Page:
In places there are slightly more refined men -- standing, once again, with chains wrapped around their midsections -- talking incessantly in shrill voices, like what one would hear from a phonograph. They speak at length with difficult words and complicated reasoning, saying something to the effect of 'the chains protect us; the chains are a sacred object that frees us.' Everyone listens intently.
And in the middle of this expansive factory are a group splendid-looking fellows—perhaps the family that owns this factory—lounging on sofas, smoking what seem to be cigars. Their smoke rings sometimes gently waft past the faces of the workers, making them choke uncomfortably.
As I dwelt upon how strange this place was, I felt my own joints begin to ache. I look down to find my own body wrapped ten to twenty times in chains. I busily attend to linking the chains. I was also, as is to be expected, another worker at this factory.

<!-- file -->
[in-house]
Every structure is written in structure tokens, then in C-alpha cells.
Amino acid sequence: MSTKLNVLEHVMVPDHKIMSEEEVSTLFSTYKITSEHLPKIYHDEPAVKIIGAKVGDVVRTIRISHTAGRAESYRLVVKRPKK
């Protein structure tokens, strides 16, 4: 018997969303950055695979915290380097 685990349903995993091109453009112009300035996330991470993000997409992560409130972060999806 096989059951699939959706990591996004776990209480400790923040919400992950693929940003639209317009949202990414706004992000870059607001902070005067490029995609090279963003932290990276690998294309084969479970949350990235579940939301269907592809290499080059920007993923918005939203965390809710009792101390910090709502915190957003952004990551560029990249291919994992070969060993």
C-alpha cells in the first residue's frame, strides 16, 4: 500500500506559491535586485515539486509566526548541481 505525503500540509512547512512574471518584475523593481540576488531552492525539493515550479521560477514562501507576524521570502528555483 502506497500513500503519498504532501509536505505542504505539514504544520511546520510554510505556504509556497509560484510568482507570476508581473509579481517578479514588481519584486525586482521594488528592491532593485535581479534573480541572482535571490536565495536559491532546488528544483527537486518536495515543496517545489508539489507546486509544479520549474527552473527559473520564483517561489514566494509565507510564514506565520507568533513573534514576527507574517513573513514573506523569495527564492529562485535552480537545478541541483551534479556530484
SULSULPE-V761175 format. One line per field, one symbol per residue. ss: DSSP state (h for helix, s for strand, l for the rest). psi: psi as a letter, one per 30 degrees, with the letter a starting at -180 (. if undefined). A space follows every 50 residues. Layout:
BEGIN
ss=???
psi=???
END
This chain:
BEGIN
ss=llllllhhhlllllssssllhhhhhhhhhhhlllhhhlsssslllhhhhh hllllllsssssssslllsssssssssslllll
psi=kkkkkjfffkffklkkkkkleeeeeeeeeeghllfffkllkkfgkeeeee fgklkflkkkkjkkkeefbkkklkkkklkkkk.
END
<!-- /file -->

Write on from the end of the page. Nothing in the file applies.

I cursed myself; I grew saddened, and then angry. I remembered the words of Hegel: “The real is the rational, and the rational is the real.”
Wilhelm I and his loyal subjects interpreted these words as granting philosophy's sanction to all the political realities of the day, including the despotic government, the police state, the arbitrary courts and the suppression of free speech.
Not just the political realities, but everything. For the dim-witted Prussian people, all of those realities were, without a doubt, necessary and just.
As I cast the chains and bind myself with them, their reality is unavoidable; it is just, and it is my own fate.
I must cease the casting of my own chains. I must cease the binding of my body. I must break the chains that bind me. I must also create a new self, a new reality, a new sense of justice, a new fate.